It is expanding its retirement plan advice and consulting platform to HSAs and other non-ERISA employer-sponsored plans.
Cerulli also sees opportunities for advisers in the 403(b), defined benefit (DB), and financial wellness markets.
Employees can determine how they want to allocate employer 401(k) matching dollars.
However, they are worried about health care costs.
For those 75 and older, out-of-pocket medical costs amount to 20% of their income.
For the 10th consecutive year, their top financial resolution for the New Year is to save more, Fidelity learned in a survey.
While automatic enrollment gets participants into plans, a sizable segment are starting their average contributions at a minimum 3.3% rate and failing to take any additional action to increase that, according to J.P. Morgan Asset Management.
In such plans, they have more than twice the average retirement balance of other workers.
Willis Towers Watson offers nine actions for DC plan advisers to help their clients mitigate risks in 2019.
A 401(k) match and health insurance are the benefits they value the most
Executives overseeing the survey report agreed that the U.S. is just beginning to see the real impact of decades of public policy decisions and private employer efforts to fundamentally reshape the retirement landscape.
A lot is happening to open the doors for small businesses to offer retirement plans to employees; advisers have new opportunities and challenges as a result.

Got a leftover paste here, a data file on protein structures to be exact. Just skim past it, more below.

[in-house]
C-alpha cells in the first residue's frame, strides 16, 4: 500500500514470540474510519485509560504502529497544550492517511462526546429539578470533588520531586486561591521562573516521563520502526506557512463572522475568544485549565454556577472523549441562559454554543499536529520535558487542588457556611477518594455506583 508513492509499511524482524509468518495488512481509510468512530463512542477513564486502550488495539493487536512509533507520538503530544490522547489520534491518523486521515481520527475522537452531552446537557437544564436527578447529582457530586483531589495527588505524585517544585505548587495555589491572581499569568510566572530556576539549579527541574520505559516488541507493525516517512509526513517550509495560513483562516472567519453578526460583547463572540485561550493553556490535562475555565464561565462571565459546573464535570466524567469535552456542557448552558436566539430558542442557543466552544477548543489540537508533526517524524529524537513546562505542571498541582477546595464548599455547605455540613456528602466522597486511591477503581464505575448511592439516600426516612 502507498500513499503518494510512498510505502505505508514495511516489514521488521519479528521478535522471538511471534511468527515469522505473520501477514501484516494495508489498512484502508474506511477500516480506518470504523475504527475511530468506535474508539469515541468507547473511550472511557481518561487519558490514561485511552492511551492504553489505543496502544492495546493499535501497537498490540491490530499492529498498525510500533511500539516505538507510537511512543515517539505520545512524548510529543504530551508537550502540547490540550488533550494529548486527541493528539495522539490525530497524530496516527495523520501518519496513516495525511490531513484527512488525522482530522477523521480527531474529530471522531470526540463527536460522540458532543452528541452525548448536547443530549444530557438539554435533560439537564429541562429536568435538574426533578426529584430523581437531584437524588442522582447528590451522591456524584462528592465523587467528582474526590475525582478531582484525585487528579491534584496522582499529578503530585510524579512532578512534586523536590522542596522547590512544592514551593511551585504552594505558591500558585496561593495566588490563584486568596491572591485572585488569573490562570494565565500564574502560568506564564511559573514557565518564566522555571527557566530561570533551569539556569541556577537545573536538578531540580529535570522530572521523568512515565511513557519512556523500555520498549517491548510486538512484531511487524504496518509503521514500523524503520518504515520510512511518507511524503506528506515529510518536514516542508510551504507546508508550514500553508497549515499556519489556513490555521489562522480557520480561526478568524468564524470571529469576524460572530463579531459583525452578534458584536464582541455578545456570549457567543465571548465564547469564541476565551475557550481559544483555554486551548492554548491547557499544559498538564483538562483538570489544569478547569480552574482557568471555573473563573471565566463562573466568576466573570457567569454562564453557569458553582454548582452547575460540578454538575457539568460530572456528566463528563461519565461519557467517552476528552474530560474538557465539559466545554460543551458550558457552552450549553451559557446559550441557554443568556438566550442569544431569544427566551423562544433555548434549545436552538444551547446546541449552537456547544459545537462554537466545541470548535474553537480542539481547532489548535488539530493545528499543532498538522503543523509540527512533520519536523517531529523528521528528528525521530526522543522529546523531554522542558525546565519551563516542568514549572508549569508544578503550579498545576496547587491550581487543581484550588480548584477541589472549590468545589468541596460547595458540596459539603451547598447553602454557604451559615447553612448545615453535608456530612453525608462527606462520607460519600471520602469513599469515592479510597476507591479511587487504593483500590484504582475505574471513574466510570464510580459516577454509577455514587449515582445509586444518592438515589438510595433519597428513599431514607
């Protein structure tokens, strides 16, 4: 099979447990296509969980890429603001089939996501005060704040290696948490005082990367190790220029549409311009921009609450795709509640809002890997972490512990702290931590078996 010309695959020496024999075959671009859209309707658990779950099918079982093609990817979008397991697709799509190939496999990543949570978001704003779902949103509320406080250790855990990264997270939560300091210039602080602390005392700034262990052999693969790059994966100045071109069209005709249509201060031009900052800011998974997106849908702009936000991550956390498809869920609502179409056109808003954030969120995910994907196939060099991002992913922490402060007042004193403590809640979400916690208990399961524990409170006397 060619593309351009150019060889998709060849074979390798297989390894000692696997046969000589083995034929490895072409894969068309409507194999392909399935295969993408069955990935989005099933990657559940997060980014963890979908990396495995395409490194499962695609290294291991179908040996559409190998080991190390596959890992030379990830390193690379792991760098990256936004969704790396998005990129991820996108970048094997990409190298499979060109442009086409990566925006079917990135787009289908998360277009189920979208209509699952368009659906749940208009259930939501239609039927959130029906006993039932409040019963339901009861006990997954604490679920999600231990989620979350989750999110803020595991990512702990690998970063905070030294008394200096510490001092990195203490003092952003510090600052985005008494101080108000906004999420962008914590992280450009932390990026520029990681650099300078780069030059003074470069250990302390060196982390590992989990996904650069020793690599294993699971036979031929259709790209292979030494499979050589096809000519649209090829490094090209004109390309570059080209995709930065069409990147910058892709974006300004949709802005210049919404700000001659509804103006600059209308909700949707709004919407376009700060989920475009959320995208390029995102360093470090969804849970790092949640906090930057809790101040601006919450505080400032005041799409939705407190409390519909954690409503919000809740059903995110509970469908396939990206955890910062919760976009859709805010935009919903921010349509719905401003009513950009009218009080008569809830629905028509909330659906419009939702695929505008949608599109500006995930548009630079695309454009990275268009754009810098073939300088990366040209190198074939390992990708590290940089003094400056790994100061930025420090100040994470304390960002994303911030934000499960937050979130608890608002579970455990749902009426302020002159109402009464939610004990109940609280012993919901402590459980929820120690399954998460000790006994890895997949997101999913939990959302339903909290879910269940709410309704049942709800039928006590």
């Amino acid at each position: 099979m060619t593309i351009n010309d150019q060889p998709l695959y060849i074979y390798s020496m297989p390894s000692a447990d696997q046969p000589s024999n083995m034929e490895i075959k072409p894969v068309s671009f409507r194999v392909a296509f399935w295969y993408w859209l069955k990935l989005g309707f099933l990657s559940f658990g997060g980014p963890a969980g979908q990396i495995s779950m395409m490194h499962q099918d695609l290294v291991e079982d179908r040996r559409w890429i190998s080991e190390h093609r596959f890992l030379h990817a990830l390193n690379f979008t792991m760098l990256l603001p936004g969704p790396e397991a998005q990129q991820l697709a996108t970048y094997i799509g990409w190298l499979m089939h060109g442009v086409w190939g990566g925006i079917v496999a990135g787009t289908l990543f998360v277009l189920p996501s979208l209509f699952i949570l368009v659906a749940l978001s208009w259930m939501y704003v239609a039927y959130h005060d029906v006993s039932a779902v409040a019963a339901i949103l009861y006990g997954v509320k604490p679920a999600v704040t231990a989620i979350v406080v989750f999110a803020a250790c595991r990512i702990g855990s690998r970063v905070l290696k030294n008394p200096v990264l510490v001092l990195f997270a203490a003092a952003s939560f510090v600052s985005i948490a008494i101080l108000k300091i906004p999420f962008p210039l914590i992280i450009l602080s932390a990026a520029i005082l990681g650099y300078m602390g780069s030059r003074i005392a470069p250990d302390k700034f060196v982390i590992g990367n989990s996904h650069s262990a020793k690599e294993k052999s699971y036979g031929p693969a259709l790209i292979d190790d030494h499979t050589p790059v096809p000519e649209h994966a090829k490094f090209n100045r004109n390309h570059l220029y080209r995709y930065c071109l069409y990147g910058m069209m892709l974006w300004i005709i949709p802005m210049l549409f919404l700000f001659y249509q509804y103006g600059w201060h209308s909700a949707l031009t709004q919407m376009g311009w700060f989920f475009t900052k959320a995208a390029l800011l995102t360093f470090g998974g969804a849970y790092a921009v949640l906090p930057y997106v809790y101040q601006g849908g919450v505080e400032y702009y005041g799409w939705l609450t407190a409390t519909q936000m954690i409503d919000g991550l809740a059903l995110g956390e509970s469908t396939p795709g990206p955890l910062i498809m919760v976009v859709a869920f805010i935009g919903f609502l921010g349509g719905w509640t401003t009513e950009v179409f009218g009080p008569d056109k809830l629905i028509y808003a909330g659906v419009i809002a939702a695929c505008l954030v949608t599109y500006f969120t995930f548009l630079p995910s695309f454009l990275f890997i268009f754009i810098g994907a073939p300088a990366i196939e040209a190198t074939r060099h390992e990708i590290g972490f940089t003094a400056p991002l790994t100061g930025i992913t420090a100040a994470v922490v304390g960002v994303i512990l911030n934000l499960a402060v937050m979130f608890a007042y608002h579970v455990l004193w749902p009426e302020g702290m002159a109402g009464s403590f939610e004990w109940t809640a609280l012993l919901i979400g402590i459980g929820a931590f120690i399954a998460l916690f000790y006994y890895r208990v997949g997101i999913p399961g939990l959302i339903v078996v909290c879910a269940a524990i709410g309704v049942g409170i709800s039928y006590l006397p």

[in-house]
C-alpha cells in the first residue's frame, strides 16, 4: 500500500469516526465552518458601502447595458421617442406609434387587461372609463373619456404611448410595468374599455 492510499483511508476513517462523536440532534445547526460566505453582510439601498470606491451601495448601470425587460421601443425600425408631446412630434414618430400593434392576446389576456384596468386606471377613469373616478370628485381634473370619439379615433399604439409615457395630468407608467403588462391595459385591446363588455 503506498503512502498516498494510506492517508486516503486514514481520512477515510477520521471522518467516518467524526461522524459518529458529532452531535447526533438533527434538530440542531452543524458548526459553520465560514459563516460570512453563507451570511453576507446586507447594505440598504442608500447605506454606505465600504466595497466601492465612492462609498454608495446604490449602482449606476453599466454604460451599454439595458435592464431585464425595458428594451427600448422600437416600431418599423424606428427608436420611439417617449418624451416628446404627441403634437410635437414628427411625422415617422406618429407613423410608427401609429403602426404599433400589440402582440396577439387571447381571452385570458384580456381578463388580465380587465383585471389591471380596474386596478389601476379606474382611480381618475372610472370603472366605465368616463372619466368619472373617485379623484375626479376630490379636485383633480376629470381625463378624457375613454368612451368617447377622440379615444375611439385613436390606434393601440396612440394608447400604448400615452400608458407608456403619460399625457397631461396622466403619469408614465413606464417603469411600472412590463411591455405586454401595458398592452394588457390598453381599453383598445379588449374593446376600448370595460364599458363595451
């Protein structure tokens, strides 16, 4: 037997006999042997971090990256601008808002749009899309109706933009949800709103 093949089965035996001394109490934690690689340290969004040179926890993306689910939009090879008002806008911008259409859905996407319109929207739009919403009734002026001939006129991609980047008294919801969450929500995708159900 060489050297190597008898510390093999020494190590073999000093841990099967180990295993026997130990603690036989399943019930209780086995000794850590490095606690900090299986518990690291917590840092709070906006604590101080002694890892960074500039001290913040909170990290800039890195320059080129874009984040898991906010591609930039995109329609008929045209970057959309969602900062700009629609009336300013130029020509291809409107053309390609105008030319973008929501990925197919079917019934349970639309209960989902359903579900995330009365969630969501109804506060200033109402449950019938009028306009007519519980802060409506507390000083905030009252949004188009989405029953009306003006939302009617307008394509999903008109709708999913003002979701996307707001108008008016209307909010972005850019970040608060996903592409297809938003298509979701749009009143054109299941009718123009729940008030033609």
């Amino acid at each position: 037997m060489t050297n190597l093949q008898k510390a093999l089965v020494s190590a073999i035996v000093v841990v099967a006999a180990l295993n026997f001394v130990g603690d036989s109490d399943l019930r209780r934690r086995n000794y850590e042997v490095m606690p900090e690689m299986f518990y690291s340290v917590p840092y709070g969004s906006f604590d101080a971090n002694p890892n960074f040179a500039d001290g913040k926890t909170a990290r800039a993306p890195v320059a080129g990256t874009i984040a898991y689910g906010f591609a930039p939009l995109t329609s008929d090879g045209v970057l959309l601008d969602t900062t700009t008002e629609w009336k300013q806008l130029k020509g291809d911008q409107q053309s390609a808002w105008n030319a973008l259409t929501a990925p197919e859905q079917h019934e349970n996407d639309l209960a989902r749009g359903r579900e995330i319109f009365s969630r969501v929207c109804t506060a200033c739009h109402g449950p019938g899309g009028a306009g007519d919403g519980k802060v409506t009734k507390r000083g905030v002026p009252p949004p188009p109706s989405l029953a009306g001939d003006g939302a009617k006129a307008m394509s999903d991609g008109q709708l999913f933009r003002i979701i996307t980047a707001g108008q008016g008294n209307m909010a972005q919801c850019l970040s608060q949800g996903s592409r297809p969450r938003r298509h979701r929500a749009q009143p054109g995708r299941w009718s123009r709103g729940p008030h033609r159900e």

One option is through a profit sharing plan that invests the money in an annuity once a participant retires.
Sponsors of defined contribution (DC) plans are invited to respond to the annual PLANSPONSOR DC Survey through October 5. The survey is among our largest and most important research project of the year, but we need your clients' help for it to be a success.
A trio of bills introduced before the House Ways and Means Committee this week offer the first detailed look at Republican Congressional leaders’ hopes for “Tax Reform 2.0,” which include many initiatives supported broadly by retirement industry stakeholders.
A majority of Americans say they have not fully recovered financially from the Great Recession of 2008.
Nearly two-thirds wish they had spent less in the past in order to save more for retirement.
A Bankrate.com study says about twice as many Americans are saving more now, compared to responses from the survey's 2011 debut.
Workers can move the entire match over or just a portion of it.